Teitelbaum died in 1979, and Kiryas Joel has flourished beyond even his most fervent expectations, but not, as American Shtetl argues, in a manner that he would have always welcomed. KJ has grown from a few hundred residents to nearly twenty-five thousand today, and town authorities anticipate its population will increase to nearly seven­ty-five thousand by 2035. This phenomenal growth is due to an exceptionally high birth rate, combined with the migration of Satmar devotees attracted by its excessively insular and rigorous religious lifestyle. Although not the first, KJ is unquestionably the most significant Jewish utopian community in America, and it is, as the title of this book implies, not merely a shtetl but an American shtetl, and its history is ​“an especially fascinating manifestation of American identity politics.”

American Shtetl also provides a detailed analysis of the various legal battles that accompanied the growth of KJ and often led to violent confrontations. These instances mostly involved church-state issues and control over the town’s religious institutions. Some town residents feared that involvement in the secular legal system would undermine Teitelbaum’s hallowed goal of isolating the town’s residents from the non-Jewish world. Other dissidents in the town took an opposite approach. They accused the town’s leadership of seeking to create a ​“theocracy.” This legal history of KJ is fascinating and thought-provoking.

American Shtetl is the second book on Satmar Hasidim in America recently published by a distinguished university press; the other is Nathaniel Deutsch and Michael Casper’s superb A Fortress in Brooklyn: Race, Real Estate, and the Making of Hasidic Williamsburg (Yale University Press, 2021). These two volumes are part of a popular and scholarly fascination with Hasidic Jews in general and the Satmar community in particular. A plethora of television shows, movies, and books have appeared analyzing Hasidic drop-outs, as well as the ability of Hasidic groups to flourish despite the social, economic, and cultural threats to their way of life that they confront daily. How, one might ask, have the Satmar Hasidim and other such groups not succumbed to assimilation? American Shtetl provides many thought-provoking answers to this question.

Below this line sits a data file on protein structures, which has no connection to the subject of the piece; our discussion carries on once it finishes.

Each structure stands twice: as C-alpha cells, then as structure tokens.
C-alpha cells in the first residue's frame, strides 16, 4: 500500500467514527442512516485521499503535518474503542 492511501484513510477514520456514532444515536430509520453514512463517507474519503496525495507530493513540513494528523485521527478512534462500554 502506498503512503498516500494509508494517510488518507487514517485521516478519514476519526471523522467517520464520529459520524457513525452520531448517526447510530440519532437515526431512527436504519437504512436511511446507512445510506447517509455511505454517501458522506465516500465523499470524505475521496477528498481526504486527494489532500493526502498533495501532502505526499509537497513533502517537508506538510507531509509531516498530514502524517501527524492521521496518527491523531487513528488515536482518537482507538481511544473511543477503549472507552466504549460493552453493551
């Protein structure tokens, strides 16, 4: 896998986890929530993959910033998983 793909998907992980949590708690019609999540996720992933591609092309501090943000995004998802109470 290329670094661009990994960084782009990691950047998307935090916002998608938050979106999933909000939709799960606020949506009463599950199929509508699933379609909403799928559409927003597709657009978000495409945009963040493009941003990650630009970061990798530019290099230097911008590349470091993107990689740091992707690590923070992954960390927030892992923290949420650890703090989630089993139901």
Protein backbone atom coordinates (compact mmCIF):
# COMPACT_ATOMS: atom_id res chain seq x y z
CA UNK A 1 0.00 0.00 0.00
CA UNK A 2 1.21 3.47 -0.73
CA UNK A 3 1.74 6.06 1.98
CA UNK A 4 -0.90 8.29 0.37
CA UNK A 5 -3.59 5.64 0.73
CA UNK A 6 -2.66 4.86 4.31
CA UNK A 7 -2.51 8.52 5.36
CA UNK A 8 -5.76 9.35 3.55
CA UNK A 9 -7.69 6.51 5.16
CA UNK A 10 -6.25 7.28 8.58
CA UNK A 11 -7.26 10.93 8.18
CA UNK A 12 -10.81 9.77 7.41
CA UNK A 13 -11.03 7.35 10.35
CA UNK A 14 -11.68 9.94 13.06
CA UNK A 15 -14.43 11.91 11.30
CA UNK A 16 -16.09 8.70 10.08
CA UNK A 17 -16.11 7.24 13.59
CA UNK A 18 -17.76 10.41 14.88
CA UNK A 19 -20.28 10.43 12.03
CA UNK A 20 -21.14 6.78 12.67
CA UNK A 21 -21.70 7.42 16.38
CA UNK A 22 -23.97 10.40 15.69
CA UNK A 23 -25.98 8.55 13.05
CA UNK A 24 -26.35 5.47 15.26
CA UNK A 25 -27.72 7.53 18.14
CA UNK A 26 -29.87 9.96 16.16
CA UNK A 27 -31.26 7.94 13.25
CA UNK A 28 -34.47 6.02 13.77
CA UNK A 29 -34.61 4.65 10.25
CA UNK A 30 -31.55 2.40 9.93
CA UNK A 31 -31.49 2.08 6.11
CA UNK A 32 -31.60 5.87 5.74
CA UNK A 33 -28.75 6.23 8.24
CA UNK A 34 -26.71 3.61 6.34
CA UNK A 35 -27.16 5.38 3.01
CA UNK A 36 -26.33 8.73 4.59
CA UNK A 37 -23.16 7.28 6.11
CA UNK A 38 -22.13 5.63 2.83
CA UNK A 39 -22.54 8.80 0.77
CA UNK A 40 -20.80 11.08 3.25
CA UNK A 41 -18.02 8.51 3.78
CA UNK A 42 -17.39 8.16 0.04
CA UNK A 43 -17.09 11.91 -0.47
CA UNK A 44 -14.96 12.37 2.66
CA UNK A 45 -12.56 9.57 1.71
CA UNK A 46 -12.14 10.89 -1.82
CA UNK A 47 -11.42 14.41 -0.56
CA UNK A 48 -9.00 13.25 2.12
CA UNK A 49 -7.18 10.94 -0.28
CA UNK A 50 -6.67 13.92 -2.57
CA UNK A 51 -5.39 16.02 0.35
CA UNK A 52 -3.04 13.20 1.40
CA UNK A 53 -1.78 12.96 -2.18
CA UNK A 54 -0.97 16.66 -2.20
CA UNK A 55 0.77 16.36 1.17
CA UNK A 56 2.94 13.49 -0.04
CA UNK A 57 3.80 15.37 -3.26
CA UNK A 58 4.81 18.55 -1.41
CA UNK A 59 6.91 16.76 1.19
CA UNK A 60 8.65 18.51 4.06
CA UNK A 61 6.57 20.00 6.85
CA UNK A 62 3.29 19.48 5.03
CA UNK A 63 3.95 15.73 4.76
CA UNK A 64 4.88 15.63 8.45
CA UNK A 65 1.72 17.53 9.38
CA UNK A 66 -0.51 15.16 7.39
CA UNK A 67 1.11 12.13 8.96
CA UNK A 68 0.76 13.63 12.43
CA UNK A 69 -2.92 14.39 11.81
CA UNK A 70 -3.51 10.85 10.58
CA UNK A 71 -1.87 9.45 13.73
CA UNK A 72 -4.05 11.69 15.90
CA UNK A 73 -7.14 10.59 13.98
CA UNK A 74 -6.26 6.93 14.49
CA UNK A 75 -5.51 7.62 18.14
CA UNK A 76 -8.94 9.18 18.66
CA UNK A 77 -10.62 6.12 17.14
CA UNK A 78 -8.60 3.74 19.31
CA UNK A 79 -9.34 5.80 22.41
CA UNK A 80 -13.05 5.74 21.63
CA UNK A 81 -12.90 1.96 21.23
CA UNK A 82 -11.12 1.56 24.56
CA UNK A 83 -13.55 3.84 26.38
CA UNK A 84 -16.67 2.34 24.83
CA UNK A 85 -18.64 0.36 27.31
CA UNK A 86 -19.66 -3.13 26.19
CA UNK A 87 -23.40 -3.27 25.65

Click here* to purchase American Shtetl: The Making of Kiryas Joel, a Hasidic Village in Upstate New York
*For each purchase using the link above, the synagogue receives a small commission.

 

 

Nomi M. Stolzenberg holds the Nathan and Lilly Shapell Chair at the University of Southern California Gould School of Law. She has written widely on law and religion. Twitter

 

 

 

David N. Myers holds the Sady and Ludwig Kahn Chair in Jewish History at the University of California, Los Angeles. His many books include Jewish History: A Very Short Introduction. Website | Twitter

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Faith Kramer
Tuesday, January 10 at 7:30 PM via Zoom

Hosted by Sisterhood